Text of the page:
The poems in Signs And Wonders have a moral and structural grace that is sometimes fueled by political anger or collective sorrow.
Charles Martin has been writing first-rate poetry for years, and Signs And Wonders, his latest collection, is filled with satisfying substance. It should encourage those unfamiliar with him to discover Starting From Sleep, New and Selected Poems, kept in print by Overlook Press.
Martin is also a classics scholar, and has won awards for his translations. The poems in Signs And Wondershave a moral and structural grace that is sometimes fueled by political anger or collective sorrow. When George W. Bush infamously declared, “I am the decider and I decide what’s best,” Martin responded with a controlled toss of acid, in three verses that beg to be performed by someone in Tom Lehrer’s league.
The ones we bomb to liberate
Have really got an attitude:
Despite the care we demonstrate
The ones we bomb to liberate
From tyranny respond to hate:
How’s that for sheer ingratitude?
The ones we bomb to liberate
Have really got an attitude.
And those we torture to set free
Have got no cause to sigh and groan:
As we export democracy
The ones we torture are set free
Are stripped of human dignity
In prisons no worse than our own.
No those we torture to set free
Have got no cause to sigh and groan.
And what is all the fuss about
Who knows what’s best? The ones in charge,
Believe me, don’t have any doubt.
Say what? Is all this fuss about
The liberties we trample out?
Our nation’s powerful and large.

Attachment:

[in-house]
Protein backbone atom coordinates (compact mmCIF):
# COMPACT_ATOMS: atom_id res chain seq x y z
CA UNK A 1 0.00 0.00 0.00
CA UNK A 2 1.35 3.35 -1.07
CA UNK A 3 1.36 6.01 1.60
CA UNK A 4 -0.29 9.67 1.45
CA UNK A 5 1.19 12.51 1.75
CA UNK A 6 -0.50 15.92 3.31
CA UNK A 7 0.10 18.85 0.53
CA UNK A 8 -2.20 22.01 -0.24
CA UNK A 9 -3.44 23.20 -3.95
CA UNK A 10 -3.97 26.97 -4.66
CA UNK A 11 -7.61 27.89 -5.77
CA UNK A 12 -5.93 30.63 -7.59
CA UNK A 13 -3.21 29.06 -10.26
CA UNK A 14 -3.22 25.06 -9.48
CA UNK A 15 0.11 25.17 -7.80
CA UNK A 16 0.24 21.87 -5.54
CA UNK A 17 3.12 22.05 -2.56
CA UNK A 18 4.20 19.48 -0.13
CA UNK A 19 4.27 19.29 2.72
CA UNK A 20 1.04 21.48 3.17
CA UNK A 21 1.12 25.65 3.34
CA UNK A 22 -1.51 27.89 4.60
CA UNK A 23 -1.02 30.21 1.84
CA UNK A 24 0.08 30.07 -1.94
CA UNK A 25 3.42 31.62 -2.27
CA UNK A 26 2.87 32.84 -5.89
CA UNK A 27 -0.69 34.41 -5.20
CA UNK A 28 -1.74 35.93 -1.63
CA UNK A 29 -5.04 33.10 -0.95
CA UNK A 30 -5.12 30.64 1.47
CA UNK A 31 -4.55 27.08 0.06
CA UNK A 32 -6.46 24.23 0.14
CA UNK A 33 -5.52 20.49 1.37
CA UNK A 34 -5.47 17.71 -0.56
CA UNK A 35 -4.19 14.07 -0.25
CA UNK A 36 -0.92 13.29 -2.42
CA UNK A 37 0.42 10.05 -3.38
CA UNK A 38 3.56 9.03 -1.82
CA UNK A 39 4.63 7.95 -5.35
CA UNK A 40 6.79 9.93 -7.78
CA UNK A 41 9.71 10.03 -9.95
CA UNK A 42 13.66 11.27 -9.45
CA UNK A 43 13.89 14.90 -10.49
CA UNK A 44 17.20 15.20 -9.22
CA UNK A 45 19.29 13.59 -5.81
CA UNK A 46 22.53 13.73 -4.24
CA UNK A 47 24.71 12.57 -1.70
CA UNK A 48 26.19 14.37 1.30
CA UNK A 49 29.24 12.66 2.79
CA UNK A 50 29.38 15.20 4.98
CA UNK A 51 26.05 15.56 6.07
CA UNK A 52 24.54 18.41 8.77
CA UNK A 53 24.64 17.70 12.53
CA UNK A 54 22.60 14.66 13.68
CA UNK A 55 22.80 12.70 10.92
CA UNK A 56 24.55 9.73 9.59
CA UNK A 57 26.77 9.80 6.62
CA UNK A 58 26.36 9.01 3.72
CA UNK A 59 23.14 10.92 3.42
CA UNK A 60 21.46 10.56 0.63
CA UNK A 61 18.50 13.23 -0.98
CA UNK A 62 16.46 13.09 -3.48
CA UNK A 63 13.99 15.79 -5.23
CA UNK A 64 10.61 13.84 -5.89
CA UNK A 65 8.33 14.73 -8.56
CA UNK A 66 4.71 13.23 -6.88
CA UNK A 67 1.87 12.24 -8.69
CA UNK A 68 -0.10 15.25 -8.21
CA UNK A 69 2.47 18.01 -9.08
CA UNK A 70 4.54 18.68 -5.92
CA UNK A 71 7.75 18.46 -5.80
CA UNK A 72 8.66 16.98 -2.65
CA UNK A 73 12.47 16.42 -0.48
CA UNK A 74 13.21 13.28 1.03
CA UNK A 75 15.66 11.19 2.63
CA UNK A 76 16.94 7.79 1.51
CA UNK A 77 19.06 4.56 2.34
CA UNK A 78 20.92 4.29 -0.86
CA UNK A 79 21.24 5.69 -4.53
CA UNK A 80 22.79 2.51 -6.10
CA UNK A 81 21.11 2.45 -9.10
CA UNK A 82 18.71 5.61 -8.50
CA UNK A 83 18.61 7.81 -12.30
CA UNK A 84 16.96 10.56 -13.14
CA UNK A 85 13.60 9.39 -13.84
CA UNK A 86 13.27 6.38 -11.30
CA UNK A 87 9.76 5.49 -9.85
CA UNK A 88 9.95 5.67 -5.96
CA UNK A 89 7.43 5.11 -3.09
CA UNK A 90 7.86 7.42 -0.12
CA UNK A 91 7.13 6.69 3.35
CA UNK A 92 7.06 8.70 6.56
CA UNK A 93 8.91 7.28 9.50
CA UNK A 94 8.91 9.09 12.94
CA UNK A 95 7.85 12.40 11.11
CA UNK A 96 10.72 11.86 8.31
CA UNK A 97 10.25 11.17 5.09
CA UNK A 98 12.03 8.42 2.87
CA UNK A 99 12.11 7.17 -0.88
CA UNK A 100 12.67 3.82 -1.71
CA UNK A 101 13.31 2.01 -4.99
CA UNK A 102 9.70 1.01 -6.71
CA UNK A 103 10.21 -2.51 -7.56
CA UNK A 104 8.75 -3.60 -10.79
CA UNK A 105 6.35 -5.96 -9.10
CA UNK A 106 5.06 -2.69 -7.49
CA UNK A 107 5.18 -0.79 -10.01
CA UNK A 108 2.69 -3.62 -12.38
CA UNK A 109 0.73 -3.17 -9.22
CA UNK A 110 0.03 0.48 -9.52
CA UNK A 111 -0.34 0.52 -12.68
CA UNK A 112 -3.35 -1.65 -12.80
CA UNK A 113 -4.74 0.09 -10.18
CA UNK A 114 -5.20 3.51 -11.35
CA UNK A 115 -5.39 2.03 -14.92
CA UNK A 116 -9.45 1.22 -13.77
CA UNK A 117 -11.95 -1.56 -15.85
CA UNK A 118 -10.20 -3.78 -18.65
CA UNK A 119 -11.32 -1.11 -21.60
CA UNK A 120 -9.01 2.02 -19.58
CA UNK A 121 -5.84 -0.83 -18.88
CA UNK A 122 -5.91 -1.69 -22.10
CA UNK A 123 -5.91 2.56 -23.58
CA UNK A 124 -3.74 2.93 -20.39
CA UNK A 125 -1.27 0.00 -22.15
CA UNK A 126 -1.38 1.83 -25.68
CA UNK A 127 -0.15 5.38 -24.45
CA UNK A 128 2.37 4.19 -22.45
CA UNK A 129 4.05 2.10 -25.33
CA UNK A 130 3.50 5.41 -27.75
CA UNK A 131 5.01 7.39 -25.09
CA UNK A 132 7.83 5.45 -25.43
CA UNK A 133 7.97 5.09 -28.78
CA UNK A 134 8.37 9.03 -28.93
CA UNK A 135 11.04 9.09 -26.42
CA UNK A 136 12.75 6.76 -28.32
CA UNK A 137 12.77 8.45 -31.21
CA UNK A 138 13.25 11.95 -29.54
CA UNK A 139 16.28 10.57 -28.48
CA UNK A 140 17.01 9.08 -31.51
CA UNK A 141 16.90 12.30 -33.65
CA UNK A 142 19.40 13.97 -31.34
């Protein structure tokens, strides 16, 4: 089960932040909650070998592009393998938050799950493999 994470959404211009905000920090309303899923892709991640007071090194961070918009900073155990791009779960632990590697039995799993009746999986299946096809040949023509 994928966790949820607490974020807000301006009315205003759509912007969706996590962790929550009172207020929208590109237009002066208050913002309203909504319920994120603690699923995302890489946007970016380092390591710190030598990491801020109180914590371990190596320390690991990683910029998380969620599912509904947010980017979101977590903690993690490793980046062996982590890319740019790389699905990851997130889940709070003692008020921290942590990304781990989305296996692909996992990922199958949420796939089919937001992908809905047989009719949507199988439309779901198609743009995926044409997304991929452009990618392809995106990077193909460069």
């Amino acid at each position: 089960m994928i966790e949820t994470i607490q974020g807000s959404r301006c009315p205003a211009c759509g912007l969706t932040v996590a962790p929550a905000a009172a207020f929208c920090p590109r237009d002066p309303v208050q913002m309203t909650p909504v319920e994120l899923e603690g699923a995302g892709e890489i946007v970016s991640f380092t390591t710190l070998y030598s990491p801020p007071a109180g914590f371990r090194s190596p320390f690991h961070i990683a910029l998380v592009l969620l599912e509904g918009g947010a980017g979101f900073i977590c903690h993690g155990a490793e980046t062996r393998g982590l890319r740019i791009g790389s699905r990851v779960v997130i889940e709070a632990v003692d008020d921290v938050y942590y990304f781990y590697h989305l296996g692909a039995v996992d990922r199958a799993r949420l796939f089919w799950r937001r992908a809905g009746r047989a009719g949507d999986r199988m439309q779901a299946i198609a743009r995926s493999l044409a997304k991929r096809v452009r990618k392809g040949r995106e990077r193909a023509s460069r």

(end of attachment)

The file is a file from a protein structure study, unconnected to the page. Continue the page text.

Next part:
So what is all this fuss about?
Who knows what’s best? The ones in charge.
Martin has a consistent, well- calibrated wisdom for when starchy meter is necessary to pound the bad guys. His knowledge of history and literary double entendres are on equally fine display in “Three Sonnets from the Romanesco of G. G. Belli. He calls the first one “The Good Soldiers,” and savages the vanity of ruling monarchy :
So for some martinet’s fantastic whims,
The sheep come stumbling back into the stall
With broken skulls and mutilated limbs.
In the second and third sonnets his ear for satire and his edge of despair serve as precision tools , and he ends with an address to “The Coffee House Philosopher,” aware that he and his readers are sometimes equally capable of being
Lost in the depths, or struggling in the shallows,
Not comprehending what or why or whether,
Until death lifts his little cup and swallows.
Reading Martin makes one glad for the company of his compositions, much the way one is glad for the companionship of the finest fiction, in part because he so acutely reacts to the mundane, even when the common facts are shot with shame. “Getting Carded,” everyone knows, has long meant getting asked for identification when buying cigarettes or alcohol if the seller suspects that the buyer is underage. In this case its something else altogether :
We couldn’t know what we would lose
When the ENDANGERED SPECIES sign
Began to turn up at our zoos—
A small white card propped up on a
Shelf in front of the cage or pen
Of one selected for this honor.
Translated from its habitat
Into a compact modern flat.
By what ENDANGERED, or by whom,
It couldn’t know until too late :
One day it woke up in this room
Where it patrols compulsively
The borders of its shrunken state
And stares at what it cannot see :
Far dominions, other powers.
Its glance keeps on avoiding ours.
You wonder why it didn’t learn,
Although, quite frankly, it seems not
Even to share your mild concern.
Time to move on : the fourth grade class
Behind us wants to claim our spot
And press its faces to the glass.
We leave ENDANGERED and its next
And wonder who’ll get carded next.